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Bacardi Cup
March 6 - 11, 2017, Miami, Florida


2017 Eastern Hemisphere Championship
May 30  - June 4, 2017
Viareggio, Italy


2017 Western Hemisphere Championship
June 13 - 18, 2017
Cleveland, Ohio USA

Newest Star Number

8522

 

 

1979 World Championship - Regatta Report


1979 World's Championshi
p - Marstrand
Regatta Results
Report from the 1980 Star Class Log by Todd Cozzens

Note: This report has been scanned in by Ed Sprague. For a collection of Worlds' reports plus photographs contact Ed Sprague ( ejspraguejr@mac.com ) to order his book "The San Diego Bay Star Fleet".

Buddy Melges won his second straight World's with the same crew (Andreas Josenhans), hull, keel, mast and sail pattern as the year before. Even the layout of this year's Widgeon had only minor refinements from that of the '78 prototype. The background for victory was not San Francisco Bay but the Kattegat of western Sweden off historical Marstrand Island. Located in the midst of an archipelago of rocky islets, the course evoked memories of the Berkeley Circle in that the powerful confluences of North Sea currents sweep around the obstructions in a perplexing and incalculable pattern.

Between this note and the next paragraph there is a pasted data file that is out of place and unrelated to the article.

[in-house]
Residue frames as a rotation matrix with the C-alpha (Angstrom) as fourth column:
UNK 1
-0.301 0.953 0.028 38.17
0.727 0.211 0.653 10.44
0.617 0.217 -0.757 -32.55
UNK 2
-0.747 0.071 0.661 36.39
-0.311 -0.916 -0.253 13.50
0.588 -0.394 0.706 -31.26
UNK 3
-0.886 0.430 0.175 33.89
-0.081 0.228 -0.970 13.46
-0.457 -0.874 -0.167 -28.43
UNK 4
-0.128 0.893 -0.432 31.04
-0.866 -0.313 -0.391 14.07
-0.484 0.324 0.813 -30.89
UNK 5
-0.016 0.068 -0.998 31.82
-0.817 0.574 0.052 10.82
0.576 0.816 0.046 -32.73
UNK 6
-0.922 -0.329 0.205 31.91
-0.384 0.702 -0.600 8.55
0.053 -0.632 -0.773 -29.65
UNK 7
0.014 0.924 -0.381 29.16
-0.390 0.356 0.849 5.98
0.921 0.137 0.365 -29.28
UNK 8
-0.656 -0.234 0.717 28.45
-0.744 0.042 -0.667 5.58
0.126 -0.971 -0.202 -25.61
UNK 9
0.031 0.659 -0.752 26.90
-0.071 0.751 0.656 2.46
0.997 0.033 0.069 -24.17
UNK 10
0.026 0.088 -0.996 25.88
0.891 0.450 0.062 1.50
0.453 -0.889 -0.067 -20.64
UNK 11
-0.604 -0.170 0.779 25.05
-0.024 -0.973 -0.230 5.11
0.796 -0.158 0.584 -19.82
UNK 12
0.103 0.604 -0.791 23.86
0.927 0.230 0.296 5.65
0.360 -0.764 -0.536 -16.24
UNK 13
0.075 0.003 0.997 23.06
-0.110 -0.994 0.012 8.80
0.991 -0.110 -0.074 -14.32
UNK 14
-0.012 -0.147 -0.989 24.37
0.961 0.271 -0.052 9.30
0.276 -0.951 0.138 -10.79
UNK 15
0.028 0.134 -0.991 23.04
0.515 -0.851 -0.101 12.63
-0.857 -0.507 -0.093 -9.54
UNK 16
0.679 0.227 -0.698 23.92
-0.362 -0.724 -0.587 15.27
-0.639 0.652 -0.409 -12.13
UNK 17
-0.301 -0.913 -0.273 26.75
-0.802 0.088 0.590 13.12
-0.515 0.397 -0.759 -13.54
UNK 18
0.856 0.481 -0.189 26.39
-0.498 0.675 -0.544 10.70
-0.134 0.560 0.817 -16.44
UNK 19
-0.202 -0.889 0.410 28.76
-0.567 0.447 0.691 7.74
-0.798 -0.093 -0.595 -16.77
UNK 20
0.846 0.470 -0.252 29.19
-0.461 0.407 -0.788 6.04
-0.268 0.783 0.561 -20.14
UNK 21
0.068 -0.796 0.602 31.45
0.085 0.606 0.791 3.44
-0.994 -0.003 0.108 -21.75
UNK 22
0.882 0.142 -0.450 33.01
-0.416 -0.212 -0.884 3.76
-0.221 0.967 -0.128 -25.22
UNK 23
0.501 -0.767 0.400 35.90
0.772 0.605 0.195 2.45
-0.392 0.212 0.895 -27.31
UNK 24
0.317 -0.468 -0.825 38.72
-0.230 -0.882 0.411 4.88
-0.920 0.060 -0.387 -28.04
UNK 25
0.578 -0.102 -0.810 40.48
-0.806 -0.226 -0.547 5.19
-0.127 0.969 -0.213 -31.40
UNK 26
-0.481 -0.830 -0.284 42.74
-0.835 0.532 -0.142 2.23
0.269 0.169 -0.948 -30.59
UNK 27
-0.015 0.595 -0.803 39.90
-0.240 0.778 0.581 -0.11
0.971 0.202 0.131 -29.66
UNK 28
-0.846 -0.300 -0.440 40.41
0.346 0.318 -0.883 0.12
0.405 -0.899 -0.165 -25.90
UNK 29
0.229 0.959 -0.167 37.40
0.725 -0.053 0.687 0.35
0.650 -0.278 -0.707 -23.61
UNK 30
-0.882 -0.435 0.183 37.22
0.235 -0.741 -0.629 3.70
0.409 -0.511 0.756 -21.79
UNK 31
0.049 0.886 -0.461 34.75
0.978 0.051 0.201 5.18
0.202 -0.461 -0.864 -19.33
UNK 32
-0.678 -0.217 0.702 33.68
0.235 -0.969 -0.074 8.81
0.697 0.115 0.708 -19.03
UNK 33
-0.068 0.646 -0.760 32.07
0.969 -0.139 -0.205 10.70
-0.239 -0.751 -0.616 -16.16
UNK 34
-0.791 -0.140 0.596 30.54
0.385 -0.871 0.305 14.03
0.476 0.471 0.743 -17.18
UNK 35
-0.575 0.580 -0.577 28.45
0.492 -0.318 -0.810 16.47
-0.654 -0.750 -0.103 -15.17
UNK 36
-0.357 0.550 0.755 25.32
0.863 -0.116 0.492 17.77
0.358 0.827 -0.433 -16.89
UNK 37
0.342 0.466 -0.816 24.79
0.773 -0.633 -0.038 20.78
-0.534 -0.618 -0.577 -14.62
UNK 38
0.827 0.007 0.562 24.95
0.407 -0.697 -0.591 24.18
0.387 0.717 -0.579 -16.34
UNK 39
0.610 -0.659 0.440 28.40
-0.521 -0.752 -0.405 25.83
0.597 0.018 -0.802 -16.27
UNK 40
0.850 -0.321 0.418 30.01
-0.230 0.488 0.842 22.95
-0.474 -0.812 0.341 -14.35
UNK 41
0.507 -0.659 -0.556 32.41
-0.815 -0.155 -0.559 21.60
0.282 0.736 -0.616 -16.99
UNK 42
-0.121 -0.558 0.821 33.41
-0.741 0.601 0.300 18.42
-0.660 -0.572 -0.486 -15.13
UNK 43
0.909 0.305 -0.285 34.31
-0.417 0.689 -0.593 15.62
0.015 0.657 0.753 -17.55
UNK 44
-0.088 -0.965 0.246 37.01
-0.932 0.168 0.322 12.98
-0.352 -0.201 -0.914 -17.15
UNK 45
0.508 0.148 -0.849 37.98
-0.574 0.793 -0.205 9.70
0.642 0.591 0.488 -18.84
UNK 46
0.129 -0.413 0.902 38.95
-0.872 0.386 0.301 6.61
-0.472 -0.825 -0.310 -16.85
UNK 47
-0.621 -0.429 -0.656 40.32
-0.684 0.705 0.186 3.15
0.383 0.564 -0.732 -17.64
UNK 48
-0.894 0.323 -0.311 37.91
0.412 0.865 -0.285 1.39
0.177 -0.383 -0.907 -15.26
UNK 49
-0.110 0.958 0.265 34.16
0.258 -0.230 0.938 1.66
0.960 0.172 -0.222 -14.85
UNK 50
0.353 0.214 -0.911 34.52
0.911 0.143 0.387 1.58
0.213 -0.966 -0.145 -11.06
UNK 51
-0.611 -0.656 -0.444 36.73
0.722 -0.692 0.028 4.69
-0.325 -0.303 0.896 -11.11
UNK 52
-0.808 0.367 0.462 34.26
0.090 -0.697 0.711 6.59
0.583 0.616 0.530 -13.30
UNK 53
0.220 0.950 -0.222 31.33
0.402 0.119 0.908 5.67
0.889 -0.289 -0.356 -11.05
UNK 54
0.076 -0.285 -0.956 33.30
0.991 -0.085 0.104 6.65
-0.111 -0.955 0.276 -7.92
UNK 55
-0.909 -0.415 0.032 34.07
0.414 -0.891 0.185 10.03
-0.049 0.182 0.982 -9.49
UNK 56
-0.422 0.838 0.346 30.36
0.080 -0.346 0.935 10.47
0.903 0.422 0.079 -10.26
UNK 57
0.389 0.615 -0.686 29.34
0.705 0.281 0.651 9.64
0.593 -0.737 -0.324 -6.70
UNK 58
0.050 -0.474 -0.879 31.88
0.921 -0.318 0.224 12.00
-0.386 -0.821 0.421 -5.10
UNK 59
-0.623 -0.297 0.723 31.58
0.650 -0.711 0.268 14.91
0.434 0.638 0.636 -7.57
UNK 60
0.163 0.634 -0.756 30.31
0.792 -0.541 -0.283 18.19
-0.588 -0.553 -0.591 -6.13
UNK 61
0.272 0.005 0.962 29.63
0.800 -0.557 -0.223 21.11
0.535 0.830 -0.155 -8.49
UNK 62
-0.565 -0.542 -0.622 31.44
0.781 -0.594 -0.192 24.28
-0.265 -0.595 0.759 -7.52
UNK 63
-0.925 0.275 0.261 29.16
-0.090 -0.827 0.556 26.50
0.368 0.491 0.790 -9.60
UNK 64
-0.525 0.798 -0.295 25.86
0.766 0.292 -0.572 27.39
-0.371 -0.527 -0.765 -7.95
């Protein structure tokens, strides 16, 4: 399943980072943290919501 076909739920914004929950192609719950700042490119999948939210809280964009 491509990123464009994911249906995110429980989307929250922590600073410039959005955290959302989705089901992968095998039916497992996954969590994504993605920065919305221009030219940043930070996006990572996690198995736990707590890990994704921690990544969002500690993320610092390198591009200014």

The last time the regatta was sailed here was in 1970 when Bill Buchan came on strong in the end of a mostly heavy air series to gain his second gold star. This time, he came on strong in the end of a strange series of light, medium and sometimes gusty winds which was interrupted by a race that fell short of the 3 ½ hour time limit by 10 seconds and a full day of nothing but general recalls (12 in all), and he ended up second overall. The 78 boat fleet was so loaded with some of the world's greatest sailing talent that such veterans as John Albrechtson ('76 Tempest gold medalist), David Forbes (the Star Class' most recent gold medal winner), and local winner of many Star events Stig Wennerstrom could all barely make the top twenty-five.

It was a regatta of "almosts" and "maybes". Peter Sundelin, the young but well-sailed eastern Swede, almost surprised them all by winning the whole thing but a nervous attempt to overtake Melges on a crucial reach ended in contact between the two yachts and in eventual disqualification for Sundelin. Johann Schroeder was the young Swede who, with his father crowing in their brand new boat, maneuvered magnificently around the fluky course on the second day only to end up, as the Swedes say, 10 seconds late and a kroner short. But the real loser of this regatta's version of "the one that got away" was the entire 78 boat fleet when they simultaneously and repetitiously jumped the gun thirteen times in a row on what amounted to the finest day for racing (12-14 knots sea breeze with clear skies). Later that day, I.R.C. Chairman and former Class President Frank Gordon gave his famous "sermon on the rock" when the competitors returned to the dock. Apparently the word got through because during the two races on the next day there were no general recalls. But in the first race of that day, nine boats were disqualified for starting early including Buchan, Schoonmaker and Blackaller all of whom were serious contenders for 2nd place overall.